• Guard Bruce Brown has missed the last four games due to a sore left knee but he’s expected to return against Utah on Saturday. Brown has practiced this week and Casey thought he’d play against Oklahoma City on Wednesday but the medical staff decided he needed a little more time.

Pistons Awarded Disabled Player Exception

The Pistons have been granted the $9.2MM disabled player exception they requested in the wake of an injury to Blake Griffin, tweets Shams Charania of The Athletic.

As we noted two weeks ago, Detroit isn’t expected to use the exception to add a free agent because the team is so close to the tax line. However, it could prove useful on the trade market, allowing the team to move possibly Derrick Rose or Langston Galloway and take back a player with an expiring contract that fits into the DPE. That would create a $7.3MM trade exception (the amount of Rose’s or Galloway’s cap hit) that could be used this summer or next season.

Because the league only grants DPEs for players who are considered highly likely to be out of action until June 15, it’s safe to assume that Griffin’s season is now over, adds Bobby Marks of ESPN (Twitter link). Griffin was declared to be out indefinitely after undergoing an arthroscopic debridement of his left knee on January 7.

According to Marks, the Pistons are just $3,669 under the luxury tax and just $5.8MM below the hard cap.

After a 16-28 start, Detroit is expected to be active on the trade market before the February 6 deadline. Andre Drummond has been prominently mentioned as a trade possibility, although interest around the league seems to have declined recently, with both the Hawks and Knicks pulling back.

Pistons Apply For DPE; Knicks Interested In Drummond?

The Pistons have applied for a Disabled Player Exception due to Blake Griffin‘s potentially season-ending knee injury, Shams Charania of The Athletic tweets.

Detroit’s application is a clear indication it doesn’t expect Griffin, an All-Star last season and the team’s highest-paid player, to return. The $9.26MM exception, if granted, could help the injury-riddled Pistons make a trade to facilitate a rebuilding process.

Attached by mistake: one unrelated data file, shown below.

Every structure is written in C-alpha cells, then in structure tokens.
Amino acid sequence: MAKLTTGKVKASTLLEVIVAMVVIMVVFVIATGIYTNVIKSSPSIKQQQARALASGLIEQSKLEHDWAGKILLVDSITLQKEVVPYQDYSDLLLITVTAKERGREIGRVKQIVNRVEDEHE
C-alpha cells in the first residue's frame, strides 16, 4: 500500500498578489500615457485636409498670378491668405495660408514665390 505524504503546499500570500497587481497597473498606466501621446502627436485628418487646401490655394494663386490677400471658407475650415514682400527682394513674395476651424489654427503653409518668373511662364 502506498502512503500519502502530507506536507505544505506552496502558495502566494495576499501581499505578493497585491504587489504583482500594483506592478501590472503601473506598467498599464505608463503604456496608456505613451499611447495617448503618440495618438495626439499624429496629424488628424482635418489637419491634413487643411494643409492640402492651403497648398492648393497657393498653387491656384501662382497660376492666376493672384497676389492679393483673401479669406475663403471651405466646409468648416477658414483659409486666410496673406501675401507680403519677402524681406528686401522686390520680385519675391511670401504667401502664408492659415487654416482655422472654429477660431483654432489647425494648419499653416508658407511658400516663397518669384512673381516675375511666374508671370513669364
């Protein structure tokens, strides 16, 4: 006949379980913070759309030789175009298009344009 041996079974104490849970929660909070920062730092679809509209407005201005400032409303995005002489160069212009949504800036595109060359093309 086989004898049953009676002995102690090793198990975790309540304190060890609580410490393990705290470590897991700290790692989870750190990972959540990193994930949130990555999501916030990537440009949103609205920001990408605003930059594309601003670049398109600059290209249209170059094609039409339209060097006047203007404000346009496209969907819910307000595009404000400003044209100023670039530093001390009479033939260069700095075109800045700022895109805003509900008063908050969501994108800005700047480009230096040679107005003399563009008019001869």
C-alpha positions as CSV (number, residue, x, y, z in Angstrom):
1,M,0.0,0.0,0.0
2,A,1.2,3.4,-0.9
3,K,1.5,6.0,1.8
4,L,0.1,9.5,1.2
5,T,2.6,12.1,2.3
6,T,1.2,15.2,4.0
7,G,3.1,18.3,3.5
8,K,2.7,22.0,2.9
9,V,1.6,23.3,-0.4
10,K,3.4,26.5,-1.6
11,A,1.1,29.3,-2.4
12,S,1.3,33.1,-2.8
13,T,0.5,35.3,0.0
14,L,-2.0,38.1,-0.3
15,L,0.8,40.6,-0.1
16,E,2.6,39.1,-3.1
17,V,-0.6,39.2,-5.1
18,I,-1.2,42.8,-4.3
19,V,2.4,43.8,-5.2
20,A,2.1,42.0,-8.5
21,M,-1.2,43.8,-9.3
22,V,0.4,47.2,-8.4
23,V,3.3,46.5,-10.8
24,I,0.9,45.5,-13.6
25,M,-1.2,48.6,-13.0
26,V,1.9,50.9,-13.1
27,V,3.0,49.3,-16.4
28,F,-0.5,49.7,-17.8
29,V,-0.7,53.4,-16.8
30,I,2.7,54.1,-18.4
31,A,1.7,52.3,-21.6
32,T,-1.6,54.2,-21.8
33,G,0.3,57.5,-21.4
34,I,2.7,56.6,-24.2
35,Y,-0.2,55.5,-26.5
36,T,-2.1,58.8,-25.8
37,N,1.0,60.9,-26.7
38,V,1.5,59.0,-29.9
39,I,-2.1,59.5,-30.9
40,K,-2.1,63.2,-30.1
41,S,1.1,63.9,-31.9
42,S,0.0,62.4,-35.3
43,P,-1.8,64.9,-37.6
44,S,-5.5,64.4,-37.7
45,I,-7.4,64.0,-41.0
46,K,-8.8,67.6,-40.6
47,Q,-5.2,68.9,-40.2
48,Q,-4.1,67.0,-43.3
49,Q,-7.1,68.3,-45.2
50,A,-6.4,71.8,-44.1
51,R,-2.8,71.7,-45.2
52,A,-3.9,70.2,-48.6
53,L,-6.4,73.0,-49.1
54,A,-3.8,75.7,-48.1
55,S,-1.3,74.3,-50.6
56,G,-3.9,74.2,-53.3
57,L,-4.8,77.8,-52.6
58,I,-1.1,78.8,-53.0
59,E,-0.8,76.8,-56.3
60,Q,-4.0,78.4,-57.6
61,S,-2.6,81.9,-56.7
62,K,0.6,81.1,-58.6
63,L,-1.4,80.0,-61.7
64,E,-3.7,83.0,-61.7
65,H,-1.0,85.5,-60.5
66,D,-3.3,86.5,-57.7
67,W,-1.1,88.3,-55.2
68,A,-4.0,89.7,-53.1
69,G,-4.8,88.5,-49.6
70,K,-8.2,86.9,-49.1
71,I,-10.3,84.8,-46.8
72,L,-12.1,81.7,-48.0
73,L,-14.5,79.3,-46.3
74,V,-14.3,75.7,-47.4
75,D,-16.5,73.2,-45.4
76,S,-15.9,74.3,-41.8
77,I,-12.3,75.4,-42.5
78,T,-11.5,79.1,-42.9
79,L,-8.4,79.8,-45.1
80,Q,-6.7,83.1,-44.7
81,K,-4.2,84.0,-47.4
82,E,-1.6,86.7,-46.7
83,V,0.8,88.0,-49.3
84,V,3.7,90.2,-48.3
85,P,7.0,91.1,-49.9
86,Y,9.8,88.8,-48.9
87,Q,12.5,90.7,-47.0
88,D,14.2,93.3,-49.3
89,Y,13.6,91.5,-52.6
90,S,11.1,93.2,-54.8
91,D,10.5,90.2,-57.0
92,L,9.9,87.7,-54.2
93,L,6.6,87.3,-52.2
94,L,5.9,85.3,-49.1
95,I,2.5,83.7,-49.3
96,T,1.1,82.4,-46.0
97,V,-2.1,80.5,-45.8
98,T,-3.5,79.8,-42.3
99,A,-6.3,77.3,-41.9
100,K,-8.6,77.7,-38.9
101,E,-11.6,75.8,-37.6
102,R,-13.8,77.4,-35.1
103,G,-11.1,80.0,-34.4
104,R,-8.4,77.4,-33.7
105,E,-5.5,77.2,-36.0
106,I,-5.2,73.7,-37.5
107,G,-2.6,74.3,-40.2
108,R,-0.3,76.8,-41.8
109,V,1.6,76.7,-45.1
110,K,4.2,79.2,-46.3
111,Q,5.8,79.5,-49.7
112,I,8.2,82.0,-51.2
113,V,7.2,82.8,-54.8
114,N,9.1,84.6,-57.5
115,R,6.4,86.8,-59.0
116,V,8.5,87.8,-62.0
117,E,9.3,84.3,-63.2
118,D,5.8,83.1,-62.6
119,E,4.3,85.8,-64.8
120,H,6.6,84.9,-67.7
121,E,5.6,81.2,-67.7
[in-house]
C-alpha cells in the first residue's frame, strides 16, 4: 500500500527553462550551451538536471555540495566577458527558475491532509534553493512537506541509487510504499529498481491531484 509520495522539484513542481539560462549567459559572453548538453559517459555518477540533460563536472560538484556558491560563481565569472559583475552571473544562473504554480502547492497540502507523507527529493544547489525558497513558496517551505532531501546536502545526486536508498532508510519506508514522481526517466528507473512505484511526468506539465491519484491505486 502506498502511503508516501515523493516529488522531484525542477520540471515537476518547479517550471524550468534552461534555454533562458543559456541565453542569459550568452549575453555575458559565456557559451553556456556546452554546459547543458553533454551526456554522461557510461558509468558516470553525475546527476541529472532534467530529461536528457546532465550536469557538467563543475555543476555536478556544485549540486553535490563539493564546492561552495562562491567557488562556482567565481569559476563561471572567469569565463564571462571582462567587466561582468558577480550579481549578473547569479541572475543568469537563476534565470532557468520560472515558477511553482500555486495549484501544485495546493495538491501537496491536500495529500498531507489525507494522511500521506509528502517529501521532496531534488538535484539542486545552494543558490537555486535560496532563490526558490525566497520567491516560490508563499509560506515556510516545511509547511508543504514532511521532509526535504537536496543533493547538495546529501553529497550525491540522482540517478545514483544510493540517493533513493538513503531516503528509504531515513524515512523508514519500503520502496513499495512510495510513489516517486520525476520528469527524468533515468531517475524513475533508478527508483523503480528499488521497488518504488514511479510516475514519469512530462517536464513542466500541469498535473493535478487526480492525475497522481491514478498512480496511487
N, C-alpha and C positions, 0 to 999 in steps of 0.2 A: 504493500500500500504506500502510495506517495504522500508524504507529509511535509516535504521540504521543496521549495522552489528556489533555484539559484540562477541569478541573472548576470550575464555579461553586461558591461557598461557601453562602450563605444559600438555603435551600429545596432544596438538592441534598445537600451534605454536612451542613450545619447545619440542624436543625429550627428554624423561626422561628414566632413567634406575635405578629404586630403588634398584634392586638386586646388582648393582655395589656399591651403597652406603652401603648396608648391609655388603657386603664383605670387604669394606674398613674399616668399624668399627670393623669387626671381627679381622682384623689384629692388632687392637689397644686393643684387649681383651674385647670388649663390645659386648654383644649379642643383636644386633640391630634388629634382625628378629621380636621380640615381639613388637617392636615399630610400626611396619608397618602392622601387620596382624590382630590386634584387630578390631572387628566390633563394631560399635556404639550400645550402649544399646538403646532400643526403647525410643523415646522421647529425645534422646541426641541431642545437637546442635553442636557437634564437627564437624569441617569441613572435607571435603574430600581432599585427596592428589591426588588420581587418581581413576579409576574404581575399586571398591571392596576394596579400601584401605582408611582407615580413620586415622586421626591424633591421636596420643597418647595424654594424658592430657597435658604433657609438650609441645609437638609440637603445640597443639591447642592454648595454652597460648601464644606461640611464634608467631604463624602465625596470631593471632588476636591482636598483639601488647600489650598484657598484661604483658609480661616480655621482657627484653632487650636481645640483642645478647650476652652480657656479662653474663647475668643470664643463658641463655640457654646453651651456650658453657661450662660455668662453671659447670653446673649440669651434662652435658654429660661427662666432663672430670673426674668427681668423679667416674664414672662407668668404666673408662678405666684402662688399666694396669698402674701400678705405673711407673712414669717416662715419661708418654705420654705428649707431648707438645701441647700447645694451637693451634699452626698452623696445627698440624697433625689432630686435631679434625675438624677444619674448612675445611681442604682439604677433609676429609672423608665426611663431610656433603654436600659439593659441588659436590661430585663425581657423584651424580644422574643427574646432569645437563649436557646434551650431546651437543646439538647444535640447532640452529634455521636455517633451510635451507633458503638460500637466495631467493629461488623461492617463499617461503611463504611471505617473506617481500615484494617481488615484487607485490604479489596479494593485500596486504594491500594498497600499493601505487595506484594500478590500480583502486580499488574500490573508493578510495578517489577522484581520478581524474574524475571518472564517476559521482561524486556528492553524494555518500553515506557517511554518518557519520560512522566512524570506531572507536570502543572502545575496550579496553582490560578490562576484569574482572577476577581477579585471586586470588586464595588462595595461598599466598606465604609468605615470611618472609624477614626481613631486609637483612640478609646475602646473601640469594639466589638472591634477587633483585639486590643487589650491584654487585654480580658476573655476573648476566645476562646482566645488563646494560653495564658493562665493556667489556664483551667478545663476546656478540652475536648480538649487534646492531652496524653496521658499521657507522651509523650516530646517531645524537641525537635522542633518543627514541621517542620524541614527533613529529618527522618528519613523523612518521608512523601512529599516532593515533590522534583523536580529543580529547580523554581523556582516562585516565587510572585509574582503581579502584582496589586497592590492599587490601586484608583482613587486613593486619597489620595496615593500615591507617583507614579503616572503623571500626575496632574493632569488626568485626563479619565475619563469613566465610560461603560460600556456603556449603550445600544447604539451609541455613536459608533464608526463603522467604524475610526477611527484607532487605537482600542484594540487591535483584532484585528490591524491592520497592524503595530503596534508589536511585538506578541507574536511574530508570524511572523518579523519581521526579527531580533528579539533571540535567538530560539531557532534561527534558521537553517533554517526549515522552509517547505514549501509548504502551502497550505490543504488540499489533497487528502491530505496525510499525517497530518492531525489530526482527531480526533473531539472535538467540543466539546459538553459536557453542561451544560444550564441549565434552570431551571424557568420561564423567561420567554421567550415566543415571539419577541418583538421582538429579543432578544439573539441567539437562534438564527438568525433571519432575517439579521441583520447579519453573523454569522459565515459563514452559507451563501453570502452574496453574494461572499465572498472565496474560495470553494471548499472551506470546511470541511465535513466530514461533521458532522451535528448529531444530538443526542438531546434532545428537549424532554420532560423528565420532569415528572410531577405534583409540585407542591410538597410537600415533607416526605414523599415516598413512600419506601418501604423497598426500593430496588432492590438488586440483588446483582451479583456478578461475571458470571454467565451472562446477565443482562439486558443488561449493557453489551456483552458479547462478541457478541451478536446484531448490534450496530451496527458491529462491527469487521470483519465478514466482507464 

[RELATED: Hoops Rumors Glossary: Disabled Player Exception]

Griffin underwent surgery on the same knee after last season but he’s been bothered by knee soreness and a hamstring issue that kept him out of the lineup the first 10 games of the season. He only appeared in 18 games before getting the latest procedure.

The Pistons are just $3,669 below the tax line, $5.8MM below the hard cap, and have a full roster, Bobby Marks of ESPN tweets. Thus, the exception won’t be used on a free agent signing, barring a trade to clear money and open a roster spot, Marks adds.

The Pistons had a January 15 deadline to apply for the disabled player exception. As we noted earlier this week, if the Pistons were to trade Derrick Rose or Langston Galloway and take back a player on an expiring contract whose salary fits into the DPE, they’d create a trade exception worth $7.3MM, which could be used in the summer or next season.

In an unrelated but intriguing development, the Knicks have talked to the Pistons about Andre Drummond, according to Charania (Twitter link). The Hawks, Mavericks, Raptors and Celtics have also been linked to Drummond, who can opt out and become an unrestricted free agent after this season. The Knicks are owed two future first-rounders from Dallas, which could facilitate a trade with Detroit. They also have a number of expiring contracts to match salaries.

Pistons Notes: Griffin, DPE, Jackson, Kennard

After Blake Griffin opted to undergo surgery on his troublesome left knee, head coach Dwane Casey offered some comments on the power forward’s absence, as Rod Beard of the Detroit News relays (Twitter links).

It’s like when Rick Pitino said, ‘Larry Bird isn’t walking through that door.’ … Blake Griffin isn’t walking through that door,” Casey said. “…The 25 points, the leadership, the toughness, the presence of Blake — you’re not going to replace that.”